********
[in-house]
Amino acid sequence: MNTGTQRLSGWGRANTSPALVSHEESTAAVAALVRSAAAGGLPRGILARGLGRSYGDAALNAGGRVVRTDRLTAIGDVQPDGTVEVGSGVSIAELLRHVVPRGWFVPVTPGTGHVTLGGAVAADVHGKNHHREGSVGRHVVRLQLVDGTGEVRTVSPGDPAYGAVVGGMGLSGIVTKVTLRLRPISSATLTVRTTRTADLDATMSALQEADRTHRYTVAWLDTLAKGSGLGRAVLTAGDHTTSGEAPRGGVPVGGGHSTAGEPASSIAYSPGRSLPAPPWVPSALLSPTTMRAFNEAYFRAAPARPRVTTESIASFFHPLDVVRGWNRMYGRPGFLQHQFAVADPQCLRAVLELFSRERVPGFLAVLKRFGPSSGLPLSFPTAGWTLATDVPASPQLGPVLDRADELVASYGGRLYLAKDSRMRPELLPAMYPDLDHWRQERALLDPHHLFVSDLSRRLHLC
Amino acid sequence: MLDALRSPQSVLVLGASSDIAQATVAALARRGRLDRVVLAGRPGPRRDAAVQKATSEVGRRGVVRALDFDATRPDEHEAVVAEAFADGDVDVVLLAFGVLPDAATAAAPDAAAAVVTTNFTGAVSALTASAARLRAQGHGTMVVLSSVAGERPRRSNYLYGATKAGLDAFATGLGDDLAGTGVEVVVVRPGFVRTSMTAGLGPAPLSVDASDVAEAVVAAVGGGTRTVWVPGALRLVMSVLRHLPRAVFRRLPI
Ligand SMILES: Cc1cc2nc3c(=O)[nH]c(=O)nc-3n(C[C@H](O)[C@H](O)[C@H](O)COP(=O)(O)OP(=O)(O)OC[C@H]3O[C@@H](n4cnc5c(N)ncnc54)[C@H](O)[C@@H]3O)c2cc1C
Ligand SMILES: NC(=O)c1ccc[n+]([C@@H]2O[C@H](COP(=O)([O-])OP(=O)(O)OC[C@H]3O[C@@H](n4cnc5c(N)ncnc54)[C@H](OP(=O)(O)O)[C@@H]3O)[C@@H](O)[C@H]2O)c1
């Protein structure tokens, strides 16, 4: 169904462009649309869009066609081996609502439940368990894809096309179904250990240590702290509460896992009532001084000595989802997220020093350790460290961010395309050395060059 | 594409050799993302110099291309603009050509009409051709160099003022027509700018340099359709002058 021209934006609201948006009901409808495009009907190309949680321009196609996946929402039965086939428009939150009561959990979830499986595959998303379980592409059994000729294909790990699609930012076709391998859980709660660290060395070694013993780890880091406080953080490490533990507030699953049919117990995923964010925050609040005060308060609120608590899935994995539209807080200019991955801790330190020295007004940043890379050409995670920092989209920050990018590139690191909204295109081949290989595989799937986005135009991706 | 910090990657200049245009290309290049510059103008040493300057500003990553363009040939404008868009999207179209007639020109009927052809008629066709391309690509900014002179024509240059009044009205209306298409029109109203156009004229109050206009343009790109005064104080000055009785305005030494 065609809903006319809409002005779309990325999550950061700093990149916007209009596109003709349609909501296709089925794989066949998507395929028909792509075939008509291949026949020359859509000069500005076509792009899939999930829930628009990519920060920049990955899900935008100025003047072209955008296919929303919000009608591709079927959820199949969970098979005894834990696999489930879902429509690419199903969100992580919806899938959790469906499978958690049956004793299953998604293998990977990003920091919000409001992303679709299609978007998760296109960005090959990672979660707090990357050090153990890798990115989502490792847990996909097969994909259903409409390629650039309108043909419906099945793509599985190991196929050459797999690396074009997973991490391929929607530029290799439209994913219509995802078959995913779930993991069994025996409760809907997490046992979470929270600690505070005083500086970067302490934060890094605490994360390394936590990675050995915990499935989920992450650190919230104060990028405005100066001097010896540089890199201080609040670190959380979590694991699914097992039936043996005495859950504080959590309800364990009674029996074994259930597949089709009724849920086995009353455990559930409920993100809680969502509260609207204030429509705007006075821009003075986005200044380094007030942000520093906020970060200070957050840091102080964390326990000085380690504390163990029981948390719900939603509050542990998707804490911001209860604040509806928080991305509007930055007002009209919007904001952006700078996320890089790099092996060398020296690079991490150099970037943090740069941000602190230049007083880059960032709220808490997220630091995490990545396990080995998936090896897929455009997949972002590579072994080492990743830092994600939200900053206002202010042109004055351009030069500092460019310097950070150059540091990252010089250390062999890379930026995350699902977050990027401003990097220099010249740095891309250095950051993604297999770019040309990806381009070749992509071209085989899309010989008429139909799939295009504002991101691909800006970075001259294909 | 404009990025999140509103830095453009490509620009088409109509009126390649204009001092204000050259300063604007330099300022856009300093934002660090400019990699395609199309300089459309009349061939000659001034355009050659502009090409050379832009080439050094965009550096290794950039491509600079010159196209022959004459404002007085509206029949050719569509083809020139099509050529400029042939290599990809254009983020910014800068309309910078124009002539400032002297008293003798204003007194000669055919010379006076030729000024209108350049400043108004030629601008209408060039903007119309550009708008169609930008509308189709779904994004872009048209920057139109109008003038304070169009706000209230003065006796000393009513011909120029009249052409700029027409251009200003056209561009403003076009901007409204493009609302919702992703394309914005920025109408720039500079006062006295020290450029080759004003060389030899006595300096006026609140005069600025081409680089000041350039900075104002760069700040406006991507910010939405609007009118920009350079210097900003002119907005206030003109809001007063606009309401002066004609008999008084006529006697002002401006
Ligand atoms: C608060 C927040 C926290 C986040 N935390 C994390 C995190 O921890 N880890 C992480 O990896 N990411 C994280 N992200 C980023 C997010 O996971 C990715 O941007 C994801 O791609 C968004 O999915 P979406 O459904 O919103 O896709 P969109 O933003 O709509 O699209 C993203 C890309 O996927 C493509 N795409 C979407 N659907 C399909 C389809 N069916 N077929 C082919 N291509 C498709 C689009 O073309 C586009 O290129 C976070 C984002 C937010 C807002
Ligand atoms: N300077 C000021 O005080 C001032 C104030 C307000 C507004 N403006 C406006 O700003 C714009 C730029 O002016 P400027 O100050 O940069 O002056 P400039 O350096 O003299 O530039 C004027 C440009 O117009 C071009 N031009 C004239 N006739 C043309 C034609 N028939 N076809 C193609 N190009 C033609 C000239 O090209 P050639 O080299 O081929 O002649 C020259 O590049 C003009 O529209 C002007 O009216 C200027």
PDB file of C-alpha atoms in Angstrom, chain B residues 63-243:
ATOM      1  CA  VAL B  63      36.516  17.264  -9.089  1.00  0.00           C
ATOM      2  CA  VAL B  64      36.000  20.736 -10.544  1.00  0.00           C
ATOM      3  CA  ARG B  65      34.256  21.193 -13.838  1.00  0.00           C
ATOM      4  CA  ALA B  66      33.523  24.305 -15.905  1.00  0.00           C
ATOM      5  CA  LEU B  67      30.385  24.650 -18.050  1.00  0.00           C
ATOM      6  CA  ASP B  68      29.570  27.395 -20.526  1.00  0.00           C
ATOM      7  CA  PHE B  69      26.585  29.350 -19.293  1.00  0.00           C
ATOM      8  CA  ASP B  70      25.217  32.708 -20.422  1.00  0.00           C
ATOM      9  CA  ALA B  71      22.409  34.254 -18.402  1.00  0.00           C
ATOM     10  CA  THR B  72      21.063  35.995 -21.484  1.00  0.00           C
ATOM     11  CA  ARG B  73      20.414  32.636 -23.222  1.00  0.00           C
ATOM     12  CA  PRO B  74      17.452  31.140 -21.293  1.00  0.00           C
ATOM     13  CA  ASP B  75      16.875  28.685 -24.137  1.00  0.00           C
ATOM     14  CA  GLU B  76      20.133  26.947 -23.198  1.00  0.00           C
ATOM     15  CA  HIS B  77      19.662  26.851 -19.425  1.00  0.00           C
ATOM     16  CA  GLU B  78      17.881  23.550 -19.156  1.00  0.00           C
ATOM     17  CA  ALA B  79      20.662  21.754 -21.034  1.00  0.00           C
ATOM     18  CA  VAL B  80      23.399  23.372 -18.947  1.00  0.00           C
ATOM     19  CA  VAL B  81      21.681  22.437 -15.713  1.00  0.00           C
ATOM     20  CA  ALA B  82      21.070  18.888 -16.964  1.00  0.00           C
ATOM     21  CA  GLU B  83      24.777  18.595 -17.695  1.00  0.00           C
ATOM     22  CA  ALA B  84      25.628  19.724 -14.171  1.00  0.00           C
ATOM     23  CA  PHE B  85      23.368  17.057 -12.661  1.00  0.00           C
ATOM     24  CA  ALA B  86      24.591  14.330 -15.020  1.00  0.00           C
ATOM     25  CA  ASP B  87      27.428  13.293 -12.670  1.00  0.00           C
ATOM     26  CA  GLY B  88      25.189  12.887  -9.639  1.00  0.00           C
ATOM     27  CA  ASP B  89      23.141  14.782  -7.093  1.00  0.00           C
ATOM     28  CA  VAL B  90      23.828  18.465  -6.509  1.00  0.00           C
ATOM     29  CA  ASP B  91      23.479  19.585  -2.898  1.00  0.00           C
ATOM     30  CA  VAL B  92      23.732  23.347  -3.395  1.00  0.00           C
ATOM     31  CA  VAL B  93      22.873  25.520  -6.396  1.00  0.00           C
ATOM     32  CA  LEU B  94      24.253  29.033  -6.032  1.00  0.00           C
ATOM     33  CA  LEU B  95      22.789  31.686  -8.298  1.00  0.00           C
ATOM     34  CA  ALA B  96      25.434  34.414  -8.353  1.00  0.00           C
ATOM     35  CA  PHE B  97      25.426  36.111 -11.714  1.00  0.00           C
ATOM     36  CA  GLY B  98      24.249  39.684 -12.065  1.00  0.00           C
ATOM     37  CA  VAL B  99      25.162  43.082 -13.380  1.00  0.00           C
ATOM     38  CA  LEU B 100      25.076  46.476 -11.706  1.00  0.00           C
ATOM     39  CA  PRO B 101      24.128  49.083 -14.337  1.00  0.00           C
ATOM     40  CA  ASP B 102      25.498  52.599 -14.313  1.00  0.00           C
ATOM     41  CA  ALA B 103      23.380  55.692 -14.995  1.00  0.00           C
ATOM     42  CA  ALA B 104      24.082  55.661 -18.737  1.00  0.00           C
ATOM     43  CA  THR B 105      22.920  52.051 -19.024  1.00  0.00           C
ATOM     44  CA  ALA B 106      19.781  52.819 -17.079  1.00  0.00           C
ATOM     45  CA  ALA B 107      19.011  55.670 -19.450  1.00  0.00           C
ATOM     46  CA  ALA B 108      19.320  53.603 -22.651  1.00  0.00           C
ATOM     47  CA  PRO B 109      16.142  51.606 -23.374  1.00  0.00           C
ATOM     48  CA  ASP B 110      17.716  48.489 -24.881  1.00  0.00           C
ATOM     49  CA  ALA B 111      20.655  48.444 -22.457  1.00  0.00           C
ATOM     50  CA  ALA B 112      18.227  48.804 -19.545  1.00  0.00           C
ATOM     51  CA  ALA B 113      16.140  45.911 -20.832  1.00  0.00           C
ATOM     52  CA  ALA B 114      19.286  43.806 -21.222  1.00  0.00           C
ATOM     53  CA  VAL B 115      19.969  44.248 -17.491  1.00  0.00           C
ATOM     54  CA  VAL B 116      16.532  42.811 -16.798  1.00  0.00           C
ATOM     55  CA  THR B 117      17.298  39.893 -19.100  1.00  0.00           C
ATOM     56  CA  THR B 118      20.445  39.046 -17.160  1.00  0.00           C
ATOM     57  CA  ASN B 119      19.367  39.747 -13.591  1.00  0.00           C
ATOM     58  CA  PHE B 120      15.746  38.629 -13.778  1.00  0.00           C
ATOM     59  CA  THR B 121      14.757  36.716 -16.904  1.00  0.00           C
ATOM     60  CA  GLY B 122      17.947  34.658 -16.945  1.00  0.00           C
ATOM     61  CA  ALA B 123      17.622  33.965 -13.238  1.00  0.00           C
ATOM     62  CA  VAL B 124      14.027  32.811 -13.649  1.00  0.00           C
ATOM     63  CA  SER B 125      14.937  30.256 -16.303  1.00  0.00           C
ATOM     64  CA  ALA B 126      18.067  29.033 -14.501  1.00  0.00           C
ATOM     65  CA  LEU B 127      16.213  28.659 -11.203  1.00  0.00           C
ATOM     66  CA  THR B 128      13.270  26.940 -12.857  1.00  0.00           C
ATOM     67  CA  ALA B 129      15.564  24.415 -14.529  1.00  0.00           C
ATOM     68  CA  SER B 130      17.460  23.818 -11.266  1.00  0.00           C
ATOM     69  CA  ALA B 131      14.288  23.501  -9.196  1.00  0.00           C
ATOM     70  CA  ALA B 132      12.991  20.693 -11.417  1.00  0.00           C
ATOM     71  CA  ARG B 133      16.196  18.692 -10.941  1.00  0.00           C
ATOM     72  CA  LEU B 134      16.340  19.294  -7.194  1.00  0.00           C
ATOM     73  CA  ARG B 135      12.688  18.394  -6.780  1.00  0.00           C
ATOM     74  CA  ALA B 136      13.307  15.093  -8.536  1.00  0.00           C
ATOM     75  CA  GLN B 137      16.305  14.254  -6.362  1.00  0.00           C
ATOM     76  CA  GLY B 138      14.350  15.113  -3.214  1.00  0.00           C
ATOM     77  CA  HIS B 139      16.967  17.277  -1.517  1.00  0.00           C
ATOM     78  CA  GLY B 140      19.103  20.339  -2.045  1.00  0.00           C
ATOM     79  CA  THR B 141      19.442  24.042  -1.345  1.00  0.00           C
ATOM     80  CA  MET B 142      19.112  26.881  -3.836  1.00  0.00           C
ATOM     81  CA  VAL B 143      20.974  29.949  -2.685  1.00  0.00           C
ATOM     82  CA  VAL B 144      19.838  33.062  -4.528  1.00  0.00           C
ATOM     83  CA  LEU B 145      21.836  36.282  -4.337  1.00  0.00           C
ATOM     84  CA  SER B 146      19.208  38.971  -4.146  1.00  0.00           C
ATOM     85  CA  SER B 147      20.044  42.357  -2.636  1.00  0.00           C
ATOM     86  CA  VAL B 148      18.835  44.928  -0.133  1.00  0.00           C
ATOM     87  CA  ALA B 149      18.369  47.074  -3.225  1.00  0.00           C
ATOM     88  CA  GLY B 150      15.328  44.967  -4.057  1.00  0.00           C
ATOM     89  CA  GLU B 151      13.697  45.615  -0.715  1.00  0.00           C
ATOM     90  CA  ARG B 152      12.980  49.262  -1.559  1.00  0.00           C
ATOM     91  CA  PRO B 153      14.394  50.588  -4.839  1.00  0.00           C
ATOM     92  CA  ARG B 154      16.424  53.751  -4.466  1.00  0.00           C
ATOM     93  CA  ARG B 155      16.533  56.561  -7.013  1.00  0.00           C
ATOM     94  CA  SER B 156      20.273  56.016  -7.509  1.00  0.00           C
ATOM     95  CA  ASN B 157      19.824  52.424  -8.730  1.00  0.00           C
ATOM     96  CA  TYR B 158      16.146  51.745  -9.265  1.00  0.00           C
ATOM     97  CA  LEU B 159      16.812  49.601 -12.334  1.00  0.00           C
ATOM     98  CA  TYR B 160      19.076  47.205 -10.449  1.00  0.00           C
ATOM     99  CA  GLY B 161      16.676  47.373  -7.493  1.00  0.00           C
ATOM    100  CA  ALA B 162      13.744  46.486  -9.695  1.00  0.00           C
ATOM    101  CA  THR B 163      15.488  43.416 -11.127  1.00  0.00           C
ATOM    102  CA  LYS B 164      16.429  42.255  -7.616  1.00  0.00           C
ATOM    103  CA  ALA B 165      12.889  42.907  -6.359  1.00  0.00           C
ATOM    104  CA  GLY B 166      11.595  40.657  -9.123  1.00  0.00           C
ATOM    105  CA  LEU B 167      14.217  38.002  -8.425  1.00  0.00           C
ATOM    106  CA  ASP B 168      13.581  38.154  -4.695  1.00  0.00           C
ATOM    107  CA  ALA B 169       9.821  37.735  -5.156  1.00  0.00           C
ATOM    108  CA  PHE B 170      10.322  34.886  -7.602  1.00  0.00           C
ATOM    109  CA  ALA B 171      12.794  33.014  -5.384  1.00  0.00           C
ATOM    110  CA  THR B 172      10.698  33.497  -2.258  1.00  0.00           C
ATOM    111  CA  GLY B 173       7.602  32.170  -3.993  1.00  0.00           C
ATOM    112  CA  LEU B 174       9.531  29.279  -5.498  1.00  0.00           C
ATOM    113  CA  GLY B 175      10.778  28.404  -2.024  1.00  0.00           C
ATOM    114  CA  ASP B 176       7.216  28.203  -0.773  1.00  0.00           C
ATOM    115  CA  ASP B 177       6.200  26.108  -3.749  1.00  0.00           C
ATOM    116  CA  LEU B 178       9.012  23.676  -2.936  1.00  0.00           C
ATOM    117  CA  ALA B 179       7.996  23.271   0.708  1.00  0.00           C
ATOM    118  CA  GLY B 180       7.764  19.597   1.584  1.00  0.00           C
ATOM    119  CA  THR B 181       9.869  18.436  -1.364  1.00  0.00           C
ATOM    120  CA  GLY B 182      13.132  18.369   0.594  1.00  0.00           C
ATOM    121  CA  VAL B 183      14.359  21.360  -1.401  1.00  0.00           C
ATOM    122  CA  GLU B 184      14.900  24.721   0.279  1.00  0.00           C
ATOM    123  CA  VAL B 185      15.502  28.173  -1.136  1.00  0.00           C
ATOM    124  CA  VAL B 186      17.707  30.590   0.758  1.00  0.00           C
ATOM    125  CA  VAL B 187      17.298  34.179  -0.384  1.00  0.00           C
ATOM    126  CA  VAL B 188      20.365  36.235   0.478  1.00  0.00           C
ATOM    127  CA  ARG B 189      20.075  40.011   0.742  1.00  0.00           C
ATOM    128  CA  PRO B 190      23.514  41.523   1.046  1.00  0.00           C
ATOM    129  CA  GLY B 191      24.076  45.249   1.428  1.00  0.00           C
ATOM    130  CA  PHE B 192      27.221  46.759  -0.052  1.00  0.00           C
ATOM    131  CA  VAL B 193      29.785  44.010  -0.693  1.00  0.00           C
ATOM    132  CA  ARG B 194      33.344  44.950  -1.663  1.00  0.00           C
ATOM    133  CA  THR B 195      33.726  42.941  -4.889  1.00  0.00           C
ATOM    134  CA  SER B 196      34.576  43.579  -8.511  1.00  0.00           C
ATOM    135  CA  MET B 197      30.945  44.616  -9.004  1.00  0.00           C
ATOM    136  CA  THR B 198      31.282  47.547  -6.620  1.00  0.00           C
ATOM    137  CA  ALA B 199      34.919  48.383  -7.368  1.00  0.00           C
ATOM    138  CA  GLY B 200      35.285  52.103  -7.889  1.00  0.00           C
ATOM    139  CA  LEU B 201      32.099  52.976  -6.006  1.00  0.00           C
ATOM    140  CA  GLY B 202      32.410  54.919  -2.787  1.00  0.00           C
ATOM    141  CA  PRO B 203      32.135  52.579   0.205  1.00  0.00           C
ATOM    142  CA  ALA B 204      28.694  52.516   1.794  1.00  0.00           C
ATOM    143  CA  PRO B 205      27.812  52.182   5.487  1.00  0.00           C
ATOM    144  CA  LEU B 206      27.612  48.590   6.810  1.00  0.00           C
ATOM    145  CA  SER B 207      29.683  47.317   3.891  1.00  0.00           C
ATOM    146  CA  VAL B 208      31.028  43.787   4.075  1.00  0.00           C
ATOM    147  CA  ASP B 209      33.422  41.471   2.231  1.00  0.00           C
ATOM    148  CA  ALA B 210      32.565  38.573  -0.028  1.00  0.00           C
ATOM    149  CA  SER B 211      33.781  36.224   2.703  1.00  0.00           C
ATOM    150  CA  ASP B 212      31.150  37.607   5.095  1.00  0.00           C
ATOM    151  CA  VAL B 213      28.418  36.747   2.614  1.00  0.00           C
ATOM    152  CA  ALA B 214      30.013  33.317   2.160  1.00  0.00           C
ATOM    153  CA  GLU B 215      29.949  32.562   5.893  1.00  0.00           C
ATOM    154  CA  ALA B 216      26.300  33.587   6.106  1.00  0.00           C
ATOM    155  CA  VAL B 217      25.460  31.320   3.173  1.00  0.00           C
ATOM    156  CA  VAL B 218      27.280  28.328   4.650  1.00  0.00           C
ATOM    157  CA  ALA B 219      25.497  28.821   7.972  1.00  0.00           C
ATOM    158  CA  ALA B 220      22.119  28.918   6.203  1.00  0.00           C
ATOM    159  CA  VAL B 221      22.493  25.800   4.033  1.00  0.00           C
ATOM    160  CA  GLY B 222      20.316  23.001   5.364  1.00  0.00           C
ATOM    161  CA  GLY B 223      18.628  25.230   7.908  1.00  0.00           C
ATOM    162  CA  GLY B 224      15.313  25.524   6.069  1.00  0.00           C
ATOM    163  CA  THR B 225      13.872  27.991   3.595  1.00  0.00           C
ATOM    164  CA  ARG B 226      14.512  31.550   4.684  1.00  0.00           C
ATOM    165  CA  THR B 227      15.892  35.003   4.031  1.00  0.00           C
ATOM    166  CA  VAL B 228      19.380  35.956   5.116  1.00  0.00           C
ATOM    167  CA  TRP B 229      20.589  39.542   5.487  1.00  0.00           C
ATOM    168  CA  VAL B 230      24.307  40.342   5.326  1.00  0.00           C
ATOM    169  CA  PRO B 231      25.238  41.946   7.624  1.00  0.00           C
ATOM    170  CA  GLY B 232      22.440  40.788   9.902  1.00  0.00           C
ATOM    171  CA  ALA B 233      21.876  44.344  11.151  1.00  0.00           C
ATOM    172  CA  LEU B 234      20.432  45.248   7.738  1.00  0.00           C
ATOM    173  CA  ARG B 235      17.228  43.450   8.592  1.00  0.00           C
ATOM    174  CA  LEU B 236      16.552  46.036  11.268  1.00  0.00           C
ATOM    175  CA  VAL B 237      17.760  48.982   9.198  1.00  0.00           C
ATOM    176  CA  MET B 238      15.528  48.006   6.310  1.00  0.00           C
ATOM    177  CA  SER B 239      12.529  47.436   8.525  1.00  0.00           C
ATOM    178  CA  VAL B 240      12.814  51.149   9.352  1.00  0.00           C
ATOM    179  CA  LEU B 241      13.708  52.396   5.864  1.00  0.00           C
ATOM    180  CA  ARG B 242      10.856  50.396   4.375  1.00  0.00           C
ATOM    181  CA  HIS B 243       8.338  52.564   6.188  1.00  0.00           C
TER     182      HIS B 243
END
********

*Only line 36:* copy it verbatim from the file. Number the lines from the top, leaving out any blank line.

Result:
ATOM     27  CA  ASP B  89      23.141  14.782  -7.093  1.00  0.00           C